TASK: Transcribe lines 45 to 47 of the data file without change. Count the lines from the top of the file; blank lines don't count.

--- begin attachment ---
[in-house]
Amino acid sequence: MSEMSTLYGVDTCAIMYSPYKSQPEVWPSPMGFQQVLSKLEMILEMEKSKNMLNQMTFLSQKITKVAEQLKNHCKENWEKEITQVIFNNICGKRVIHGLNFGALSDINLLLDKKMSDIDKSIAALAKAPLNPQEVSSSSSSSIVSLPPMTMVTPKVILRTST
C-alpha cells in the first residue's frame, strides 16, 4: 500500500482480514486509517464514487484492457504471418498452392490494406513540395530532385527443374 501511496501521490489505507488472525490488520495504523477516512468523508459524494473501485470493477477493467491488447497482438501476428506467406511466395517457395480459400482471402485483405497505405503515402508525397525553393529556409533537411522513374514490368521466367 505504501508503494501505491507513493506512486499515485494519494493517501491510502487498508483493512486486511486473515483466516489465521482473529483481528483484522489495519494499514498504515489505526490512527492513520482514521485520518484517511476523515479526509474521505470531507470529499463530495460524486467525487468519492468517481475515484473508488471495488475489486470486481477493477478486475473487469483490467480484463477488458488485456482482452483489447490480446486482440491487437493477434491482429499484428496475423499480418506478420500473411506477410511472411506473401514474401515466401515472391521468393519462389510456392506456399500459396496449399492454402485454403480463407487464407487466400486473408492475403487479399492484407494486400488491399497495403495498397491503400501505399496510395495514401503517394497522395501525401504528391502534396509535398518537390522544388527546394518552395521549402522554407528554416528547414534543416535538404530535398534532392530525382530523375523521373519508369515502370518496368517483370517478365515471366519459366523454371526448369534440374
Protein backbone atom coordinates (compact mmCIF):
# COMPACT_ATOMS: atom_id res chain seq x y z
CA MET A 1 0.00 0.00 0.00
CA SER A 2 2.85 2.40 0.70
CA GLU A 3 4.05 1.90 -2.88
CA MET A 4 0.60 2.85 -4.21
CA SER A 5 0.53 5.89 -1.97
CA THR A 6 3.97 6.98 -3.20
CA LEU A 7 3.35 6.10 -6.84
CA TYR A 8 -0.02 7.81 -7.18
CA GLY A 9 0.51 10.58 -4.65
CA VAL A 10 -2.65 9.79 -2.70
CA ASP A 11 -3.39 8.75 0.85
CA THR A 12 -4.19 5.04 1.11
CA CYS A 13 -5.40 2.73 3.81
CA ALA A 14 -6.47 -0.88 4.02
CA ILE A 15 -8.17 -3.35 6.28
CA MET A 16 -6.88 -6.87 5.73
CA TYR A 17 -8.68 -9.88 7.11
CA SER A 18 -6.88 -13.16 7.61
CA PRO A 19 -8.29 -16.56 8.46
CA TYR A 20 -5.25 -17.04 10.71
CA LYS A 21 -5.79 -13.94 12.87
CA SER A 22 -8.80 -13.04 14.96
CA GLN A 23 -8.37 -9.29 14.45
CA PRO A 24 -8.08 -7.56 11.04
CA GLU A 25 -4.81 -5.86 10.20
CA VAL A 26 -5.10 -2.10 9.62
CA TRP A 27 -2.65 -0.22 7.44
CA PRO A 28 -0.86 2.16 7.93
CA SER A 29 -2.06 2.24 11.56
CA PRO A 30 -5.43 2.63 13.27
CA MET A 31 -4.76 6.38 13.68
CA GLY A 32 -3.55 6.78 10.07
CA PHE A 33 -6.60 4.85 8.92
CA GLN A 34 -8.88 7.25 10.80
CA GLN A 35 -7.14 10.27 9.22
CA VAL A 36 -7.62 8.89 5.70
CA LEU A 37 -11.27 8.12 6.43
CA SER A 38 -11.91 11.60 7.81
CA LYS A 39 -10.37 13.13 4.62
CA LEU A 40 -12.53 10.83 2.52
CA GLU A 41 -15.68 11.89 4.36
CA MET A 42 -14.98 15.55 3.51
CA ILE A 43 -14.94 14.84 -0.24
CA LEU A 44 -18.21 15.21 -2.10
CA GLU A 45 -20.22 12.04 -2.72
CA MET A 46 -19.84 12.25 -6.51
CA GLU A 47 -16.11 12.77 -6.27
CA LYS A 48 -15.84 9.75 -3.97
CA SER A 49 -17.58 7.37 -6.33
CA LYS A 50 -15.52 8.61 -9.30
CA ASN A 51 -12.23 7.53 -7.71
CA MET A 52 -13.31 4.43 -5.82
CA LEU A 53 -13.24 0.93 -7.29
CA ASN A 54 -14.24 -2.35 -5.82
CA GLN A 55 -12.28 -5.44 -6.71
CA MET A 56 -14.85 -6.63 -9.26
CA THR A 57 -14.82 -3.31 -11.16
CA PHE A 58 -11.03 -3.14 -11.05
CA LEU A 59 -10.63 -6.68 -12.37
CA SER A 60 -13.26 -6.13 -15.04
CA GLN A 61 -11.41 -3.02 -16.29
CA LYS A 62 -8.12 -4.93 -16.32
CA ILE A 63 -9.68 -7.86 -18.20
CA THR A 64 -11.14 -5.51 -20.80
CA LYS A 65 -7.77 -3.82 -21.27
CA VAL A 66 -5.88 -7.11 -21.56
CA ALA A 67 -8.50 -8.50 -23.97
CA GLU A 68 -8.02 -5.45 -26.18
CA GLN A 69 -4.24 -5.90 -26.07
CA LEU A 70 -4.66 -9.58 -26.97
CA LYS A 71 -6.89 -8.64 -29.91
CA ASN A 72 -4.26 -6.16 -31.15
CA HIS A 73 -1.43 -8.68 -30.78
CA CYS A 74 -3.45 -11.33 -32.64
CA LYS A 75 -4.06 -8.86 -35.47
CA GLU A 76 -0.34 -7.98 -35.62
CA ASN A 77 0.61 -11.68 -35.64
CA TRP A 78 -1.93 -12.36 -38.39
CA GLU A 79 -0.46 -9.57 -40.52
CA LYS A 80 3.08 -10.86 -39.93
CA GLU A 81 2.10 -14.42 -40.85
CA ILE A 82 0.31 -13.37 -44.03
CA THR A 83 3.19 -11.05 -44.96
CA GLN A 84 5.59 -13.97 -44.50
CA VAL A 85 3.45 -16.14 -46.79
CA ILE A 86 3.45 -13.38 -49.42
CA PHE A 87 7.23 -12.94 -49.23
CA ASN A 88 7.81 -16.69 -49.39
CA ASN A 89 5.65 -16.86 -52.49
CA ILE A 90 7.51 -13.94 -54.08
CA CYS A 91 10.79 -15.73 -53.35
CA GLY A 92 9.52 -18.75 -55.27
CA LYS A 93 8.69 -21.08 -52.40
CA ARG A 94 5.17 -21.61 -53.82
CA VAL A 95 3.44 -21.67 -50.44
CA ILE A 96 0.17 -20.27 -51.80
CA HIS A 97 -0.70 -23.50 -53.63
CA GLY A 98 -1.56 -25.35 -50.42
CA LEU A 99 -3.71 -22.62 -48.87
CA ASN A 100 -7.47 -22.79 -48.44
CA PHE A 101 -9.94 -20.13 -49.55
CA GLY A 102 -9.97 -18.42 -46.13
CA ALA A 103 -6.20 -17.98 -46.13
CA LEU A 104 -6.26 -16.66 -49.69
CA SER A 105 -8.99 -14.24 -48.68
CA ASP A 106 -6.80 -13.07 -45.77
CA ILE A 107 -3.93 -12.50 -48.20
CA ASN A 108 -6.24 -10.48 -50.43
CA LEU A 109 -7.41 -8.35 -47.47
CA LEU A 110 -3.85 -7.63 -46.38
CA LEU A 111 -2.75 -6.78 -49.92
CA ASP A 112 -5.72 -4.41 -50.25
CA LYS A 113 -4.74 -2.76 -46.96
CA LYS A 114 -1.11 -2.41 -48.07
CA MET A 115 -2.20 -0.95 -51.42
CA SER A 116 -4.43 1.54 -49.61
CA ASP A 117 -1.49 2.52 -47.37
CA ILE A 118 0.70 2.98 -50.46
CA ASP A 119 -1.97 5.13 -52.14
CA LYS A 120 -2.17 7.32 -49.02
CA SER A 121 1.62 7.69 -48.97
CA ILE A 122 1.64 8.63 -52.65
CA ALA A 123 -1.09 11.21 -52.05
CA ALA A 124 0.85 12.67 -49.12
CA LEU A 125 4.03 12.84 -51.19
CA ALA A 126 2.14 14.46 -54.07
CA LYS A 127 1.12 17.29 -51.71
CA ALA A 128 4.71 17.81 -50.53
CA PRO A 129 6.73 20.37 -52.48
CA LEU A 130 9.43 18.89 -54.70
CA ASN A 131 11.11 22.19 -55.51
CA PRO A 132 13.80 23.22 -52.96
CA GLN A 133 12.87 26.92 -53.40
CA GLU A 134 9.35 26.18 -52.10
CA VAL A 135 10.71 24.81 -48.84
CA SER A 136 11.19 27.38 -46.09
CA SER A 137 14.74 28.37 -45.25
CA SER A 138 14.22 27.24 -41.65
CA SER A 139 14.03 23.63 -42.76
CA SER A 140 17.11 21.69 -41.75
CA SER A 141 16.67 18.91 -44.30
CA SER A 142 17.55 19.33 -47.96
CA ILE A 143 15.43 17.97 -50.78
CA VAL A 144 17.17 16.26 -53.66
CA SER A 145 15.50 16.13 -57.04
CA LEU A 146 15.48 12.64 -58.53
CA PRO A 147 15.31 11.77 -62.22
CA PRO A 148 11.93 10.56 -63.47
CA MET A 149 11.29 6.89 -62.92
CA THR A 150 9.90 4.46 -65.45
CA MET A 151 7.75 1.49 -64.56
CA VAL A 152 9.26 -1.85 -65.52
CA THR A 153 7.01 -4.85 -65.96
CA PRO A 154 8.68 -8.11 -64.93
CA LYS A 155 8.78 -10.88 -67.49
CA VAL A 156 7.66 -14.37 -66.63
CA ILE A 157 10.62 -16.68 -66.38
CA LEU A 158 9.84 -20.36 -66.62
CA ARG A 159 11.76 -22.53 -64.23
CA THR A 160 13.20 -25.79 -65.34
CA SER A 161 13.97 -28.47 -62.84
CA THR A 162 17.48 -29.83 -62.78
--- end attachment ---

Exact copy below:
CA LEU A 40 -12.53 10.83 2.52
CA GLU A 41 -15.68 11.89 4.36
CA MET A 42 -14.98 15.55 3.51